The soundtrack wasn’t released until January of 2016, but the turmoil that he spoke of, most likely, related to his own suicide attempt by hanging, which he survived in February of 2015 — he now has a massive neck tattoo covering the scar. The day after the attempt, he posted an image of himself in a hospital bed giving a thumbs up, and over the next year many of us watched as he steadily moved forward and beyond the tragedy. Pajo was very open about his experience, and you could see his progress in real time. If I remember correctly, being separated from his children was a primary factor in his negative mental state and, to this day, his instagram feed is dominated by joy-filled images and video clips of him spending time with them. Then, in March of 2016, after dressing up sharp and hopping on his motorcycle to head to “a friend’s movie premier,” excited to make a rare trip back out in the world, a woman ran a red light, striking him head on. The collision was severe and it even looked as if he would have to have one of his feet amputated. Fortunately, after “a few surgeries, blood transfusions, physical therapy, yadda yadda” he was told that his legs would be okay, although he remained confined to a wheel chair, as he would require a hefty amount of additional physical therapy as part of his continuing recovery.
It was between those two near death experiences that Highway Songs was recorded, with some additional post-accident sessions thrown in to finish it up. It’s a fascinating context to consider and one that seems to have, undeniably, affected the final product; especially, if you consider the title of the swirling doom-laden beast of an opening track, “Flatliners.” For those unfamiliar with the 90s film of the same name, it was about a group of young med students who would intentionally “flatline” and revive each other to experience what momentary death and resurrection was like. For those unfamiliar with surviving a suicide attempt, it also changes you in a way that’s difficult to express. It’s a heavy topic to explore, especially now so shortly after the passing of Chris Cornell, but it’s one that I did ask Pajo‘s Drag City label-mate David Berman about back in 2009, right after he ended Silver Jews.
“I think suicide worked for me.” Berman said. “Whether I died or not, I can’t say for sure. I do know that on the other side of the experience I feel a clear purpose where I lacked any before. I also have no problem talking about it but it really seems to make “the neighbors” nervous.“
Pajo is a survivor, one who came out the other side and, on HIghway Songs, he often does feel like a man with a new purpose. Even if the process has been touched by death, the result is one that feels very much alive. And that’s not to say that it consists entirely of radiant numbers that are glowing and upbeat, but neither is everything about this existence of ours. Perhaps, at its best, it operates more as a response to mortality. The first single, “Walking On Coronado” reflects moments of clear optimism, mirroring a steady trudge through the woods toward clearings where the sun hits your face and breaks up the monotony. Meanwhile, “Bloom” puts Pajo‘s heavier side on display with it’s sludgy chugging guitar riff that sounds as if he’s knocking away at the chords with a hatchet, but even with the stark black and white footage in the video, with imagery of the artist restricted to his wheelchair, it switches to color at the halfway point and features his son and daughter joyously attacking him with flower petals. But, it’s his latest Arturo Bastón-directed video for the song “DLVD” that is the most affecting.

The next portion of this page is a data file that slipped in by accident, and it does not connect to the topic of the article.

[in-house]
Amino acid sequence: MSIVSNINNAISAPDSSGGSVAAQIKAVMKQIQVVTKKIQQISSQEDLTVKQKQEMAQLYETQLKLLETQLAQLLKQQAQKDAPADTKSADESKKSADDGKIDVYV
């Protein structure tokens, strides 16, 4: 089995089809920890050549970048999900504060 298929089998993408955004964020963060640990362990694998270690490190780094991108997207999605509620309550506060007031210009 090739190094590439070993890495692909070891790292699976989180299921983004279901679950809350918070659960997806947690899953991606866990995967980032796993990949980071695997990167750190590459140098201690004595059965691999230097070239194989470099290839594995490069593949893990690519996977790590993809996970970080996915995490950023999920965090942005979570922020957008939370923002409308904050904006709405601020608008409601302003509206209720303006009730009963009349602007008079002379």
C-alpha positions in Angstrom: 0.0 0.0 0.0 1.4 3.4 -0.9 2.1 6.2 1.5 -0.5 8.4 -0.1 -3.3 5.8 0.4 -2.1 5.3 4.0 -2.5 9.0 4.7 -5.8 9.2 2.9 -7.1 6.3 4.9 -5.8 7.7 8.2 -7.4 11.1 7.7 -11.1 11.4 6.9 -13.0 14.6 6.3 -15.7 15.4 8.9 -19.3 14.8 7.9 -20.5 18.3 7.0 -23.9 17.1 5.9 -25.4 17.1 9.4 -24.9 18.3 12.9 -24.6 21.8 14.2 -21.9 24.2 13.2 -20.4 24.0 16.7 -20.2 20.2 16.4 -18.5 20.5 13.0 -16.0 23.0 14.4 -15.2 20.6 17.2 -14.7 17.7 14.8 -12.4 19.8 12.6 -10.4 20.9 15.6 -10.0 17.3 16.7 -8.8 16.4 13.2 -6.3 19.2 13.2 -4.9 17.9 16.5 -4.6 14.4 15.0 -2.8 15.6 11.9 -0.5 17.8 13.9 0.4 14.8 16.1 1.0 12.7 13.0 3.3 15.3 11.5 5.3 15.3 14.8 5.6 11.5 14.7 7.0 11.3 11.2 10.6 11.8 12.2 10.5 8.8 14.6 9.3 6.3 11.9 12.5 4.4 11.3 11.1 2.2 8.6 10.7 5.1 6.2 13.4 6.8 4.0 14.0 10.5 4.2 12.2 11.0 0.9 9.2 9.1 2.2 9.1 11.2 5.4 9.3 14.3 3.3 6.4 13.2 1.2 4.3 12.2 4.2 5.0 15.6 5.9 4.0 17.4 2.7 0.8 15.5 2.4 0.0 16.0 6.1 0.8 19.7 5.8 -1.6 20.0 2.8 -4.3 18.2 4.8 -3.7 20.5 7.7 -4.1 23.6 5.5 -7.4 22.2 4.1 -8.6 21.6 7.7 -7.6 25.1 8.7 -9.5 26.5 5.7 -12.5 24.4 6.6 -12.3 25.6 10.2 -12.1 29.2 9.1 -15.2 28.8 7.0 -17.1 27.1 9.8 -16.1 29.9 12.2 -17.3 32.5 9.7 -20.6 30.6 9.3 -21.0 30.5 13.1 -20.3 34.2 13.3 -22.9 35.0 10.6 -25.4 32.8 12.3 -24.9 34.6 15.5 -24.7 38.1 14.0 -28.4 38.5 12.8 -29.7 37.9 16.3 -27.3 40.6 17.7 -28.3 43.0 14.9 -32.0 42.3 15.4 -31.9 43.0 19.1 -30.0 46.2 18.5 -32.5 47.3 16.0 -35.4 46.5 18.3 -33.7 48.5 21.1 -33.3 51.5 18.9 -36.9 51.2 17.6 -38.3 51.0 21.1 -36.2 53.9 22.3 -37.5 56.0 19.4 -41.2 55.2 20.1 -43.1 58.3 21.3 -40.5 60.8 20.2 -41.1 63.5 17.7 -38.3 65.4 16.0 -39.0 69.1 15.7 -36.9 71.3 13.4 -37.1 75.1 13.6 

“DLVD” is the beautiful, hovering sonic equivalent of a drop of ink penetrating a small pool of water, and it’s slow-motion explosion into wispy ghost-like tendrils; it’s the soundtrack to a seedling unfurling into a majestic swan in time-lapse. The song breathes and expands, stretches and grows, yet moves uninhibited. Pajo‘s ability to harness and condense the essence of a single emotion and sustain that moment in all its potency, allowing the density and layers to expose themselves, feels both fresh and nostalgic. Bastón‘s video provides the ideal visual compliment, based around a pair of abstract lovers locked in each others presence, existing in a space where time has simply stalled or evaporated.
One of our biggest challenges as humans is to fully exist in the present. For the most part, we allow ourselves to be continuously affected and defined by events of the past and/or focus endlessly about what we need to prepare for… what’s on it’s way. Meanwhile, it’s all of the spaces between these events where our actual life truly takes place. This sort of preoccupation is also the common root of anxiety. For me, this is why “DLVD,” with it’s lack of urgency and almost meditative progression, takes on a larger importance. It was written by a man who has stepped through the tunnel and whose head has stopped spinning long enough to lay in the cool grass as the sun warms his face. I’d like to believe that it is the best representation of where Pajo might be at this point in his journey and, if nothing else, it’s a good feeling to know that he may have been able to touch that place, even for a moment. And if that isn’t the case, at least he recorded something that will allow us to visit it.